Flex Your Water Conservation Skills
It’s official: 2013 was the driest year in California since rainfall data started being recorded in 1849-50 and we are officially in a drought situation. Our Public Works Director, Jason Holley, provided the latest update on our situation here in American Canyon to the City Council on March 4, 2014, you may view the presentation here or if you prefer you can watch the presentation by clicking here.
Each of us can do a little bit to help make a difference by doing these simple things to save water:
Turn off the tap while brushing your teeth
Run full dish- and clothes washer loads
Take quick (not leisurely) showers
Check for plumbing and irrigation leaks
If you haven’t already, take advantage of the City’s Toilet Retrofit Program, which offers a rebate of $100 for replacing a standard-flush toilet with high-efficiency toilet (HET). For a family of four, a standard toilet, at 7 gallons per flush, uses about 2,100 gallons of water per person, per month. This accounts for about 26% of the average household’s indoor water use. By contrast, an HET toilet uses just 1.28 gallons—about 80% less. That’s an easy way to save a lot of water.
Another easy way to save water is to replace your clothes washer with a high-efficiency washing machine. While conventional washers use more than 40 gallons of water per load, new high-efficiency models use less than 18 gallons, saving more than 50% in water and energy costs. High-efficiency washers also require less detergent, are gentler on your clothes, and because the spin cycle removes more moisture, result in shorter drying times that use less electricity. In partnership with PG&E, the City offers a cash rebate of $200 on Energy Star models (the most efficient) or $50 on a CEE Tier 3 clothes washer. In addition to the cash incentive, the average household will save 6,450 gallons of water, between $80-$100 on electricity costs, and $54 on detergent every year.
|| For the average household, the biggest water-saving opportunities are outside your door, where lawns and thirsty plants require regular irrigation. To encourage you to replace lawns with hardscape or water-wise plants, the City offers a “Cash for Grass” program that pays you $1.00 for every square foot of turfgrass that’s replaced with drip-irrigated, low water-use plants, permeable hardscape, or polyethylene or nylon artificial turf products. Residential water customers can earn rebates for up to 750 sq. ft. of lawn replaced, and commercial customers can replace up to 2,500 sq. ft. Lawn areas to be converted must be currently maintained in healthy condition and irrigated by a functioning sprinkler system. The application can be downloaded here.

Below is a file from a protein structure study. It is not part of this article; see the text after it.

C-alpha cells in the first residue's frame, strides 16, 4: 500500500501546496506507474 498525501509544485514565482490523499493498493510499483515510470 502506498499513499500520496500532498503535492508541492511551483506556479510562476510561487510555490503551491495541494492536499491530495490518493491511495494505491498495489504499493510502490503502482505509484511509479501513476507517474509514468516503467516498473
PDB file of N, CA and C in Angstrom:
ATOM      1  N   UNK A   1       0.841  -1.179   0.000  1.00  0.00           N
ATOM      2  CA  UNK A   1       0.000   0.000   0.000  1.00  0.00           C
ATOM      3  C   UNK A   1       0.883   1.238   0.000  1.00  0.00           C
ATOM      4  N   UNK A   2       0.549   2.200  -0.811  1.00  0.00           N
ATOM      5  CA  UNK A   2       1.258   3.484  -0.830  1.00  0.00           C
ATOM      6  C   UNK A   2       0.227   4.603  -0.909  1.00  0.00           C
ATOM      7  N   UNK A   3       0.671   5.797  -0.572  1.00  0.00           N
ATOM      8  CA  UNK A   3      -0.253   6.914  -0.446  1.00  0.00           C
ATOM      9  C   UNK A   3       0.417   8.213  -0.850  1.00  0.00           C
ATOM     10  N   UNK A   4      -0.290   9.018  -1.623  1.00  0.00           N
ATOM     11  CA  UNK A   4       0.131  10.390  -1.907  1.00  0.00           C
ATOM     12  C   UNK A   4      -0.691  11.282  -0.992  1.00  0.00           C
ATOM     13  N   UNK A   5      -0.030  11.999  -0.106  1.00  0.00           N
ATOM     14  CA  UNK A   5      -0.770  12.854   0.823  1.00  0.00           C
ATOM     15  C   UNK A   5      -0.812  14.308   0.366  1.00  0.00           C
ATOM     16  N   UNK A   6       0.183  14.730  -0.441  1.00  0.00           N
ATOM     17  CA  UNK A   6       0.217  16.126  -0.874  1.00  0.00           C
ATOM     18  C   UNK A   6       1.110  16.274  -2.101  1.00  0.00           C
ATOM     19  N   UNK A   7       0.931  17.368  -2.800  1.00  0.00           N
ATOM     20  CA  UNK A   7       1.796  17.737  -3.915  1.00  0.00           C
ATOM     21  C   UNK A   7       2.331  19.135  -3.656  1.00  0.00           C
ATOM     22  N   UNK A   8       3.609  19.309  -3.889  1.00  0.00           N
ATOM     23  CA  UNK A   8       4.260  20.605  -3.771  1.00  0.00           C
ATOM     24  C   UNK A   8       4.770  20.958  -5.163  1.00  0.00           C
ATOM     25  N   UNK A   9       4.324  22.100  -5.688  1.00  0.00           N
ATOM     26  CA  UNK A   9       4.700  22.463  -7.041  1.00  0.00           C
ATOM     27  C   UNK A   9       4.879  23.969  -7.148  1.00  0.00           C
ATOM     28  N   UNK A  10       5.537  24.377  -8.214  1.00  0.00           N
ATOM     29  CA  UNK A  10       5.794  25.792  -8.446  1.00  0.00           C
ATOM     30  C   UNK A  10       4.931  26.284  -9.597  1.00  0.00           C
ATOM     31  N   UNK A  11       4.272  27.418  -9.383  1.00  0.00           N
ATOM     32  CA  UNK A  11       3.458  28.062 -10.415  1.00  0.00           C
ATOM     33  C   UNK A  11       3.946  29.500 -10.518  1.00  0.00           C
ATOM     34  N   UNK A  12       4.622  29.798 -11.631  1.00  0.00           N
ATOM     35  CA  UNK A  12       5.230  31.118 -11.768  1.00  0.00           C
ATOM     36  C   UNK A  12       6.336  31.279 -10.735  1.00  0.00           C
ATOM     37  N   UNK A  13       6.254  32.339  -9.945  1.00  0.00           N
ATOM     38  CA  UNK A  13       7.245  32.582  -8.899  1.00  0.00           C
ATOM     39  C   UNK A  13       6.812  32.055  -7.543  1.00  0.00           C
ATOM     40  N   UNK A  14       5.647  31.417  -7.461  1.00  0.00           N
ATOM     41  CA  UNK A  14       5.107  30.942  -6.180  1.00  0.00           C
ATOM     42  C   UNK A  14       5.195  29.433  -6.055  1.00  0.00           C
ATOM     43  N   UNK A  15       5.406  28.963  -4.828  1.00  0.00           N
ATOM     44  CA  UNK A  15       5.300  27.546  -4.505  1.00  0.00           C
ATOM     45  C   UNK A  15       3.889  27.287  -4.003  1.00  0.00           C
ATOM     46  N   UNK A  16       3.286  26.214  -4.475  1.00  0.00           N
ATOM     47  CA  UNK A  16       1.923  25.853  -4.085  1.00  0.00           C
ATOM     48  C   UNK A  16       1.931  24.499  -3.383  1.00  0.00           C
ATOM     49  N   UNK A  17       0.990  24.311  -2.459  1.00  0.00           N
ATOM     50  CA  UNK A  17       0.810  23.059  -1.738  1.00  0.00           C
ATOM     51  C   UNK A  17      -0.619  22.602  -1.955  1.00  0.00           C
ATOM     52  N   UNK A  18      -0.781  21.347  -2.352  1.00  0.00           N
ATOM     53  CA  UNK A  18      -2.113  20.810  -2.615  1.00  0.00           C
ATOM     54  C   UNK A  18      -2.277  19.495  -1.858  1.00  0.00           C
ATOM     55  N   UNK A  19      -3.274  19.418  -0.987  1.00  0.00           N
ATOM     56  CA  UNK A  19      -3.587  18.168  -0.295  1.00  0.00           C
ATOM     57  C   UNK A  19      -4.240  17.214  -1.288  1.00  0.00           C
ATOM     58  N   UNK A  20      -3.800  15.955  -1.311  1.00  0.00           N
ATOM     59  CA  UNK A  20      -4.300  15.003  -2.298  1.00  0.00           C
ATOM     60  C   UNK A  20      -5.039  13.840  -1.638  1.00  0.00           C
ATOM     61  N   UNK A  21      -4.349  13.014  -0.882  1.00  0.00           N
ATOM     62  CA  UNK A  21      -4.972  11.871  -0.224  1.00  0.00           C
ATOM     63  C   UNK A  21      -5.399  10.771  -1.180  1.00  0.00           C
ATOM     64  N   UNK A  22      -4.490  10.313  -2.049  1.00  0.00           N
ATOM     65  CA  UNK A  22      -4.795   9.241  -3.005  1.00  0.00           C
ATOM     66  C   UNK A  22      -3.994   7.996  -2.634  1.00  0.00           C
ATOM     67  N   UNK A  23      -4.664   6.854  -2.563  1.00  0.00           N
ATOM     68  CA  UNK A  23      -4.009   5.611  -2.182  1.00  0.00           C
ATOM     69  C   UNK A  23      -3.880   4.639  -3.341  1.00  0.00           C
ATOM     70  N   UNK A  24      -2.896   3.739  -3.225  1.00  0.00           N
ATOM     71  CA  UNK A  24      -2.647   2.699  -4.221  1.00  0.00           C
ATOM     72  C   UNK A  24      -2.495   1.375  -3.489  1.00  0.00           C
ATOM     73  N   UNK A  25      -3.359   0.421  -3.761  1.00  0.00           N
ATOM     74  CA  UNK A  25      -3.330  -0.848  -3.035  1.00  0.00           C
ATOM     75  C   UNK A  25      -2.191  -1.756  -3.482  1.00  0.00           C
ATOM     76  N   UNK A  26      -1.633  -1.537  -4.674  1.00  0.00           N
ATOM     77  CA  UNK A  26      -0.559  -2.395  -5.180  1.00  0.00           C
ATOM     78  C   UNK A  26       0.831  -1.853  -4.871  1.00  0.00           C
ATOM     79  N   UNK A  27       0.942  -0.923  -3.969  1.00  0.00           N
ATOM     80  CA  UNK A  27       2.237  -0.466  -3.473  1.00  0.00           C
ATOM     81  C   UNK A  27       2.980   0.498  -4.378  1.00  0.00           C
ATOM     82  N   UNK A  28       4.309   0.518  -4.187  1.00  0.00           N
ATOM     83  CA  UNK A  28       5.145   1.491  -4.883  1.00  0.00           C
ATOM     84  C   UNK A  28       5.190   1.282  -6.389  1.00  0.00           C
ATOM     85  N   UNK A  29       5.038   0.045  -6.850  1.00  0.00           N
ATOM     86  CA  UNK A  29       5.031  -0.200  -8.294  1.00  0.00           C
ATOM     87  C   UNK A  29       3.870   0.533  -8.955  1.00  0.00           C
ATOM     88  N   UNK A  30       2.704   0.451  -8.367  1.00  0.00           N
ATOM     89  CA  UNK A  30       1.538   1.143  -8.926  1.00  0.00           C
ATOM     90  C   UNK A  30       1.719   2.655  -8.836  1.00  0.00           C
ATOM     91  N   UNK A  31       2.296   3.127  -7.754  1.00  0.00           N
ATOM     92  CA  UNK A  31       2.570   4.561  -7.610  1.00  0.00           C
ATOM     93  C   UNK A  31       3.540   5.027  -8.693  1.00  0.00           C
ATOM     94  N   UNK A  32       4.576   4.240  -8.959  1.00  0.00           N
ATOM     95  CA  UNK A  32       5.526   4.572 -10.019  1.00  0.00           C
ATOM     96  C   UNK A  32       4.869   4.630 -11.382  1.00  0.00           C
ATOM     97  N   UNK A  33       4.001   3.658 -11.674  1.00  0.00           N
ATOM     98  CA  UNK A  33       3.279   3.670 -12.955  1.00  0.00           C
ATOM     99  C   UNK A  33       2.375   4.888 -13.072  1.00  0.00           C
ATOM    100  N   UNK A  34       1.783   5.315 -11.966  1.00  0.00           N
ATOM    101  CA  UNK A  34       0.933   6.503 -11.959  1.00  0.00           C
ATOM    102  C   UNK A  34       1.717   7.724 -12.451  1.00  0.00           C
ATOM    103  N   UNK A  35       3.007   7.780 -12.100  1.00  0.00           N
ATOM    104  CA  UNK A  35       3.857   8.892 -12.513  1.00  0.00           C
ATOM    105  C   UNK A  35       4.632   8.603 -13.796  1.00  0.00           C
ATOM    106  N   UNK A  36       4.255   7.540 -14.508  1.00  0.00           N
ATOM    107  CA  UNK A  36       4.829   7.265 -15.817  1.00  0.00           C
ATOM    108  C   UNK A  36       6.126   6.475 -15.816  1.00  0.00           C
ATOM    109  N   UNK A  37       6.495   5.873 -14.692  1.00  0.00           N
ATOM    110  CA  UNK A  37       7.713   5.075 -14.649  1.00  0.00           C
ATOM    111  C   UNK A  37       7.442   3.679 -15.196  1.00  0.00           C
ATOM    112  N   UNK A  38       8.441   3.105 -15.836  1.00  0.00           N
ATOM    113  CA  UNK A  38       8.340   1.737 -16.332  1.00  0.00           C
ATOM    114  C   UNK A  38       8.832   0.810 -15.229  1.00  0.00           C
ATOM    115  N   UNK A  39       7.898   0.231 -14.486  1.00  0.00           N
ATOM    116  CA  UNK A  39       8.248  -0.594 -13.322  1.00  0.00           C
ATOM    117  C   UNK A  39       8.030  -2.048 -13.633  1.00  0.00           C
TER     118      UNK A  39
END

To take advantage of these water-saving programs, contact the Water Conservation Coordinator at (707) 647-4521 or email email@example.com. It is important to contact us before you get started, because there’s a process that must be followed to qualify for the rebates.
In the meantime, pick up some free water-saving devices at City Hall, such as:
|· low-flow shower head
· shower timer
· kitchen or bathroom faucet aerator
· “water miser” hose nozzle
· hose timer with automatic shut-off
· toilet dye kit to detect leaks
· replacement toilet flapper valve
· rain gauge with lawn watering guide
· sprinkler test recommendations
Nearly half of American Canyon's treated drinking water is used outdoors, much of it wasted in overwatering lawns and gardens. Like only 2% of the world, American Canyon has a Mediterranean climate, with cool, wet winters and summer droughts. Selecting appropriate plants, mulching, and frequently adjusting irrigation to match the weather are just a few of the actions you can take to save water in your landscape.
|Sprinklers 101 is a web portal one-stop shop for homeowners and professionals looking for information and online resources on water-efficient irrigation.
Click here to check out "Water-Wise Gardening in the Napa Valley", a free on-line resource!
Visit the inspiring Garden Gallery. Browse more than 1,000 climate-appropriate plants. Create a printable plant list. Discover design, irrigation, maintenance tips, and more!
There is also useful literature available, including several publications from Sunset magazine:
Plants and Landscapes for Summer-Dry Climates of the San Francisco Bay Region, 2004, East Bay Municipal Utility District (EBMUD). Available in some area bookstores.
Sunset Western Garden Book, 2012, Sunset Publishing. Available in most bookstores and garden centers. Avoid using plant species shown to require Regular Water or Ample Water.
Easy water-wise gardening, 2009, Sunset Publishing. Available free from the City of Napa Water Division. Magazine article reprint includes designs, drip irrigation tips, and permeable hardscapes.